Things I didn’t know: Hong Kong has not be subjected to any serious archaeological work in its harbour. The discovery of an anchor and cannon from a site near Basalt Island is the first such work to be undertaken.

An Etruscan tomb near Vulci has yielded enigmatic silver hands as part of its cache.

And speaking of Etruscans, the Danish museum Ny Carlesbeg Glyptotek is repatriating artefacts originally from the Sabine necropolis at Colle del Forno.

From a Swedish shipwreck, archaeologists may have discovered the stinkiest cheese ever, having been buried in mud for 340 years.

The earliest known evidence of tobacco cultivation has been discovered in Utah.

And evidence from the Solomon Islands suggests that early Polynesian tattoo artists used obsidian tools to imbed the ink in skin.

From Biblical Archaeology:

An in memoriam for Jim Robinson reviews the discovery and later release of the Nag Hammadi codices discovered in Egypt in 1945.

From the CBC:

Plans to raise Roald Amundsen’s ship, the Maud, from the seabed at Cambridge Bay are now underway.

The Roundup #31

This week’s news has come almost exclusively from (either that or the Facebook algorithm has decided that’s all I want to see). Expect a more varied list next week but, in the meantime, here is this week’s roundup.


An underwater wreck in excellent condition may be a Confederate-era blockade runner, one of three ships known to have been lost in the area of Cape Fear River and Fort Caswell.

The winery at Tel Kabri shows evidence that wine was mixed with various plant extracts on site.

Here is a feature on Roman wall painting, some of the most exquisite ever found in France, are being studied at Arles.

A 2,500 year old tomb near Luoyang shows evidence of an ethnic minority group that came to dominate the region during the Warring States Period in the 5th to 3rd centuries BCE.

The repatriation of remains removed in the 1960s from Alaska will be completed by 2018.

An intact tomb from the Geometric Period has been discovered on Lesbos.

Road works in Scotland may have unearthed the Medieval village of Cazdow. Excavations are ongoing.

More fragments of the Severan Marble Plan, a huge marble map of the city of Rome, have been discovered. Only approximately 10% of this once 60 x 43 foot map has been reconstructed.

Evidence of the earliest alphabetic language, from approximately 1850-1700 BCE, is in evidence on this tiny ostracon.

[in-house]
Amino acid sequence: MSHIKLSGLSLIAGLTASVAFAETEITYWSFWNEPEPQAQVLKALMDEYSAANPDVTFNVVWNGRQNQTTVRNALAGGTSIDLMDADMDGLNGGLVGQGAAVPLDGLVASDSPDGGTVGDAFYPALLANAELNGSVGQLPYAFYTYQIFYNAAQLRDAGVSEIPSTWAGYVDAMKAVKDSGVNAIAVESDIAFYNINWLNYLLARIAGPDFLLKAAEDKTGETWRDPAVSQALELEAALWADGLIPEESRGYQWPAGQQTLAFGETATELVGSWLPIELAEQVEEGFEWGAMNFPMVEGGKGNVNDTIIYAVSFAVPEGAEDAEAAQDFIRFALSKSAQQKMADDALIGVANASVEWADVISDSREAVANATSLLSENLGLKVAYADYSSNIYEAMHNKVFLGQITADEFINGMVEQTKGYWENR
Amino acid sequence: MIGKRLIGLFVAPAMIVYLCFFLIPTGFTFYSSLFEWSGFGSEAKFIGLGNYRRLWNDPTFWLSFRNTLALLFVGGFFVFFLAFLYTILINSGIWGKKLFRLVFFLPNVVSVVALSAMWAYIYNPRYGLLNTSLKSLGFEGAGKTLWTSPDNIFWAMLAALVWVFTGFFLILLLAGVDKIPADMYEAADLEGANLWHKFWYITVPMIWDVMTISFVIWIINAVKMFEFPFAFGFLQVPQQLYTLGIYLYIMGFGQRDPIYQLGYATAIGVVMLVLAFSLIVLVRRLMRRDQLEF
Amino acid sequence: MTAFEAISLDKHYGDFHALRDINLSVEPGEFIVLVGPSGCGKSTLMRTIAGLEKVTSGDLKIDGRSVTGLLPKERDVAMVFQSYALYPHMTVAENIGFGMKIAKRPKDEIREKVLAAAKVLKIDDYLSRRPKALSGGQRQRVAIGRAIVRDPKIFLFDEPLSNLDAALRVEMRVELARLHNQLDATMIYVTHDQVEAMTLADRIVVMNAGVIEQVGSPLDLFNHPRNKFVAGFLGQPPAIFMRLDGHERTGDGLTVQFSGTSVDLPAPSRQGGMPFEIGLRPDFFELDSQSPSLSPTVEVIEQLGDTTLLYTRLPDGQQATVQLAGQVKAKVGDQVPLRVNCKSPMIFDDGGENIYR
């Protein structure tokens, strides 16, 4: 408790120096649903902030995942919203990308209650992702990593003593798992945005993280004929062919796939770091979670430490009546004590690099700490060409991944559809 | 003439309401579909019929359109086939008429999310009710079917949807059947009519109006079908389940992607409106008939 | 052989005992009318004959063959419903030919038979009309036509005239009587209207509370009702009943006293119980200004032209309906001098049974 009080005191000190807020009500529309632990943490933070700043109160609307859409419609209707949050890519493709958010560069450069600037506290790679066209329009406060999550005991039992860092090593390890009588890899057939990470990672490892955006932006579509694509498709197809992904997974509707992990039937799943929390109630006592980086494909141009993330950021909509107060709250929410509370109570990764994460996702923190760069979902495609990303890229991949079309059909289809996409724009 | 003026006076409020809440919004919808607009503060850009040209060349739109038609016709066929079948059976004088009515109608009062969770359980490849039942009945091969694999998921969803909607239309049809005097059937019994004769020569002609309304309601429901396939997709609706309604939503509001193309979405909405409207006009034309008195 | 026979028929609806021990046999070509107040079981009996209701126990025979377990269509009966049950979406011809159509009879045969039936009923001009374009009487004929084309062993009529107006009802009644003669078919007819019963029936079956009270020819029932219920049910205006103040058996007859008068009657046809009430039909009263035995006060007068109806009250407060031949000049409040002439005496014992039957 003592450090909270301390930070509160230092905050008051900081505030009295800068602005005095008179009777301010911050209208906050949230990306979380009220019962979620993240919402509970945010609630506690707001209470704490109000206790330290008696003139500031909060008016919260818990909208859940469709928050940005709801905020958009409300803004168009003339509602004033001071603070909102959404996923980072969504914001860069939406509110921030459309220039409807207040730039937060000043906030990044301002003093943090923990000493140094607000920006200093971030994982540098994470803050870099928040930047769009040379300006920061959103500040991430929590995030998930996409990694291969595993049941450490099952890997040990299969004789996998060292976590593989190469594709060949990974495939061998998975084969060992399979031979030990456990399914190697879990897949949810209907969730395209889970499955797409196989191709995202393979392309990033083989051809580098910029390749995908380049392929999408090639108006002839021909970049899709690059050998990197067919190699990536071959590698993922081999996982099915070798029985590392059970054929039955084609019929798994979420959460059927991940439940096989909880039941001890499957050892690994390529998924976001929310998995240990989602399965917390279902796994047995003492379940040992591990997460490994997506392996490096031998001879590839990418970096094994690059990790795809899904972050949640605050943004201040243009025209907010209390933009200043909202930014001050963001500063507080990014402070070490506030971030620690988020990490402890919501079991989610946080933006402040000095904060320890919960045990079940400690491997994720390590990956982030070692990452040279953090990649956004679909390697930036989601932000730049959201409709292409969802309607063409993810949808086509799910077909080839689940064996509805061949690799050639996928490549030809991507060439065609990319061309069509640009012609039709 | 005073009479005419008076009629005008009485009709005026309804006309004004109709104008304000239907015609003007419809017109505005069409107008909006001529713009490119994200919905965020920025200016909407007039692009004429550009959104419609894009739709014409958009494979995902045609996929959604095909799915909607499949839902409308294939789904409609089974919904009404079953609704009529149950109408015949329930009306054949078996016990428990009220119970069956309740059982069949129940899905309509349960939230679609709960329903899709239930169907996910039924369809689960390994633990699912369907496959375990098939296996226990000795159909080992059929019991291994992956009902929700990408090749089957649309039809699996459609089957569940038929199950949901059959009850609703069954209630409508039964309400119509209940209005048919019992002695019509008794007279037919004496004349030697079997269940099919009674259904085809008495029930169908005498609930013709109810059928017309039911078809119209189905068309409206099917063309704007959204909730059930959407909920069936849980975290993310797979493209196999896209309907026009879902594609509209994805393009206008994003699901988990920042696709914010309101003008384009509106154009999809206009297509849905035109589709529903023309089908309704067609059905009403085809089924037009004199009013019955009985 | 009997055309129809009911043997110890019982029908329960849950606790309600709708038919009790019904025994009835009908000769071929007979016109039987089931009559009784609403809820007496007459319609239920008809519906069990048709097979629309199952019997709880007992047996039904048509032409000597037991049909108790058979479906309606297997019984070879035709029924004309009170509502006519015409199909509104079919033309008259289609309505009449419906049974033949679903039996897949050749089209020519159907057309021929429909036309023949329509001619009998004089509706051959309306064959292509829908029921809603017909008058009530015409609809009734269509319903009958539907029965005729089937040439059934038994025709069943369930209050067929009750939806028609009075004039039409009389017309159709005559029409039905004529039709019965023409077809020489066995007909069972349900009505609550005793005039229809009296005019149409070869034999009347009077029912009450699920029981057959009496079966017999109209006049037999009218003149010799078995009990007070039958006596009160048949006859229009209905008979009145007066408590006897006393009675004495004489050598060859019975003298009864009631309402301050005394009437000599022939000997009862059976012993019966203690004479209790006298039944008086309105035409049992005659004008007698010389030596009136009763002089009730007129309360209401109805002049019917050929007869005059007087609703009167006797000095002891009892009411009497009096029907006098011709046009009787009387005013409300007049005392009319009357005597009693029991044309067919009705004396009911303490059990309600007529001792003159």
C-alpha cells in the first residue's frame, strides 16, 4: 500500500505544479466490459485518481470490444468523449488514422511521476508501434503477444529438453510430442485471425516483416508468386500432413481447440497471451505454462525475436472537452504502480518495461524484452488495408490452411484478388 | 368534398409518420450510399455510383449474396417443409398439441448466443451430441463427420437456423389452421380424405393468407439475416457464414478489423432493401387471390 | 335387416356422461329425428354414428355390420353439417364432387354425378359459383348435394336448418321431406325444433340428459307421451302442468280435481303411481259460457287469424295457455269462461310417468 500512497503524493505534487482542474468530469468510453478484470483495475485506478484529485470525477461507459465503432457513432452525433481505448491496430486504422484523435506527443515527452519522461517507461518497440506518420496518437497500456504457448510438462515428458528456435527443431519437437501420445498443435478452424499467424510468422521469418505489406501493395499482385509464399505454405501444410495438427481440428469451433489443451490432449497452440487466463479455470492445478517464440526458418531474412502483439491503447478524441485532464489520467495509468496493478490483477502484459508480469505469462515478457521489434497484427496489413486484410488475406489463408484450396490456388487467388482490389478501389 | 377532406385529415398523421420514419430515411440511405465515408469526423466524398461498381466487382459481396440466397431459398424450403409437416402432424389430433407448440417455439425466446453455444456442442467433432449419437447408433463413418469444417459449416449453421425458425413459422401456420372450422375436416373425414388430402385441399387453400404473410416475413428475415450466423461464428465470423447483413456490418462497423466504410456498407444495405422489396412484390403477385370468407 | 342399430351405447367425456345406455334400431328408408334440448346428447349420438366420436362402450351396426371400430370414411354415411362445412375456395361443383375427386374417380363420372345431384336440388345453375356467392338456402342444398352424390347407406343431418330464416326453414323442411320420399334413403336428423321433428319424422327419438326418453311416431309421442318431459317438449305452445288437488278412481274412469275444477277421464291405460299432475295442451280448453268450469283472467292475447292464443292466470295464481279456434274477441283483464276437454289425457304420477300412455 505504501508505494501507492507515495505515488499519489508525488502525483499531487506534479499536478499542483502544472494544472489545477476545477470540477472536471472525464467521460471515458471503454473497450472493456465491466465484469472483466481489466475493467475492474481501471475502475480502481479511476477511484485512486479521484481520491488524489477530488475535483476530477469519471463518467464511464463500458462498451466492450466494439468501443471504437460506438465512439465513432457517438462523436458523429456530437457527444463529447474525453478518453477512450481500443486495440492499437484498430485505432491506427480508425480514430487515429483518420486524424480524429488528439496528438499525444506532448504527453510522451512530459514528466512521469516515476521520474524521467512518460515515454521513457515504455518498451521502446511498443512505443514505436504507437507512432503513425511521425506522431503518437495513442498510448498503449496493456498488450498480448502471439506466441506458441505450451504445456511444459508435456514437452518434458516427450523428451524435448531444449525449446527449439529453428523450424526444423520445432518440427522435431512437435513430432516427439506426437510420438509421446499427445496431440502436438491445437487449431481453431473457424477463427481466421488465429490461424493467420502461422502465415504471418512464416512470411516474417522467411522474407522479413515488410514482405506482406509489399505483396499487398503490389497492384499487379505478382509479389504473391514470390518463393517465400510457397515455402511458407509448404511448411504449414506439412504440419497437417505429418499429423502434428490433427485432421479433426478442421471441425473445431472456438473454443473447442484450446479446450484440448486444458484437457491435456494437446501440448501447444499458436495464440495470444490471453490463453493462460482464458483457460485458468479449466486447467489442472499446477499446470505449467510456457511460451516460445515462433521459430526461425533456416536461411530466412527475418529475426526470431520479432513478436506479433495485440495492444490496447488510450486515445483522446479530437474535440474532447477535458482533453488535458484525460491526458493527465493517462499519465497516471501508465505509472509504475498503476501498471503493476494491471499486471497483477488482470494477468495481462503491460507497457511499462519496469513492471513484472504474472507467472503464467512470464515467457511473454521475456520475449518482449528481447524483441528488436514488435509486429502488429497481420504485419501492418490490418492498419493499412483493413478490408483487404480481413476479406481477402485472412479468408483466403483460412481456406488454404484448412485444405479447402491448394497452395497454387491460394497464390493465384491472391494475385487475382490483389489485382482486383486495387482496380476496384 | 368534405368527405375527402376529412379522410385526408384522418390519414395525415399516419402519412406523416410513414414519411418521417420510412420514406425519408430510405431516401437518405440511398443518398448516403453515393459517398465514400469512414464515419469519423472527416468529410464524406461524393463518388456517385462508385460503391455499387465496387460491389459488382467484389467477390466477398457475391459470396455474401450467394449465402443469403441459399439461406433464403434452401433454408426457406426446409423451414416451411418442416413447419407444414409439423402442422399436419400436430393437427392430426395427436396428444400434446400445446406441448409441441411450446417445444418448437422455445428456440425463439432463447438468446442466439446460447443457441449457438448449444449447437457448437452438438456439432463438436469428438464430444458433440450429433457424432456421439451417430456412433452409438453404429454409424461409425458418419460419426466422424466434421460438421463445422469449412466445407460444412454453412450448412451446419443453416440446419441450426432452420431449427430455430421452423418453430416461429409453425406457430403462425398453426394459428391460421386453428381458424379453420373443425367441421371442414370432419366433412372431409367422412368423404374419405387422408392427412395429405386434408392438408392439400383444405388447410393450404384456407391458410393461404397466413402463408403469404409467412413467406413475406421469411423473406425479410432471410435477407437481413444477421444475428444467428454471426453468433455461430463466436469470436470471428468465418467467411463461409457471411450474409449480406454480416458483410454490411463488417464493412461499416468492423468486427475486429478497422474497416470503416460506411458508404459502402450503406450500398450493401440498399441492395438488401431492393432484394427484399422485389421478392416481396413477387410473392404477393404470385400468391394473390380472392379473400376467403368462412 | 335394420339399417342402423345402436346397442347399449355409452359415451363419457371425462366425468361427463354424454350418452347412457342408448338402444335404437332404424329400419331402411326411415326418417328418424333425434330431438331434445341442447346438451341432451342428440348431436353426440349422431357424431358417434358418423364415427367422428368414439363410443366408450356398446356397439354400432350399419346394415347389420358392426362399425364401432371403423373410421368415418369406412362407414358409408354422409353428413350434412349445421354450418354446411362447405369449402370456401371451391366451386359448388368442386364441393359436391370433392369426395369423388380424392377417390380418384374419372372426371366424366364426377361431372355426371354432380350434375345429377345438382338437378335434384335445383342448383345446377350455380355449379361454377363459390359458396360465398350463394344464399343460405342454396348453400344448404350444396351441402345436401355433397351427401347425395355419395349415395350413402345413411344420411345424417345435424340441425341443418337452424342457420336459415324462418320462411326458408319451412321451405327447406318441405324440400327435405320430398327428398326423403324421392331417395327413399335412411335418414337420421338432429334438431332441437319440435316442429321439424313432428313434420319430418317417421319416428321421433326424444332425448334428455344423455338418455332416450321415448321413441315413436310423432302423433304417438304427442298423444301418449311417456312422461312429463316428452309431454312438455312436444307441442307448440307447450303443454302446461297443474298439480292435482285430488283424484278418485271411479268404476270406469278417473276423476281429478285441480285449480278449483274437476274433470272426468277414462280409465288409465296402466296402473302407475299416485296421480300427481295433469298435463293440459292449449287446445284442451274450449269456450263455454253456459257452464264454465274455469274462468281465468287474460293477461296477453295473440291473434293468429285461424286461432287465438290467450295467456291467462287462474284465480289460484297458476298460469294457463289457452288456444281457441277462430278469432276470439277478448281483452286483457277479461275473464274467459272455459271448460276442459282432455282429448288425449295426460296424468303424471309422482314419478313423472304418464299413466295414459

From APTN:

Another tale of the sorry state of relations between municipal bodies and indigenous groups is featured in this piece on the Allandale Station lands in Barrie, Ontario. Included in this article is a link to the report completed by ASI.

From the BBC:

A feature on the watercolours of painters such as JMW Turner and Towne completed in the 19th century as young men went on their Grand Tours of Italy.



The Roundup #3

There were a good many things in the news this week that were archaeologically relevant and/or just wonderful tidbits to read. I had trouble narrowing down my favourites but here they are, along with the usual roundup of everything I felt worth sharing on the Book of Faces.

My favourite, upon reflection, has got to be this delightful find from Vindolanda in northern England. Kids will step in the darndest things!

There’s also this incredible project of digitizing African rock art into a vast database.

And I was enamoured with this survey piece on horses in sport and spectacle.

From the Guardian:

Archaeology of the future began in the past, as Coleen Jose, Kim Wall, and Jan Hendrik Hinzel report on the implications of nuclear waste in The Tomb at Enewetak Atoll.

The ongoing issue of looted artefacts and museums is the subject of this article by Guardian reporter Khanishk Tharoor.


Daily life gets the spotlight in a series of new excavations at Angkor Wat.

If you were looking for a reason to visit Tuscany, here’s one (with a link to the recent reopening of the House of the Chaste Lovers in Pompeii at the bottom).

Renovations are always interesting but this one in Israel particularly so.

Paleolithic milk-based paints have been confirmed in South Africa, before the domestication of bovids.

A prehistoric village on the remote Pacific island of Guam has been discovered by archaeologist from the University of Guam.

I’m glad I wasn’t the archaeologist who first spotted these relics from a dig in New Zealand. They would have given me nightmares.

And our repatriation story for the week, an 11th century statue of the Tamil poet Manikkavichavakar is being returned to India.

From GlobalVoicesOnline:

Language activists in Colombia are gathering to support cultural and linguistic diversity.

From JSTOR Daily:

1752 was one hell of a leap year, with Britain and her colonies adding 11 days all at once to come into alignment with the Gregorian calendar used by the rest of Europe. What a week (and a bit) that must have been.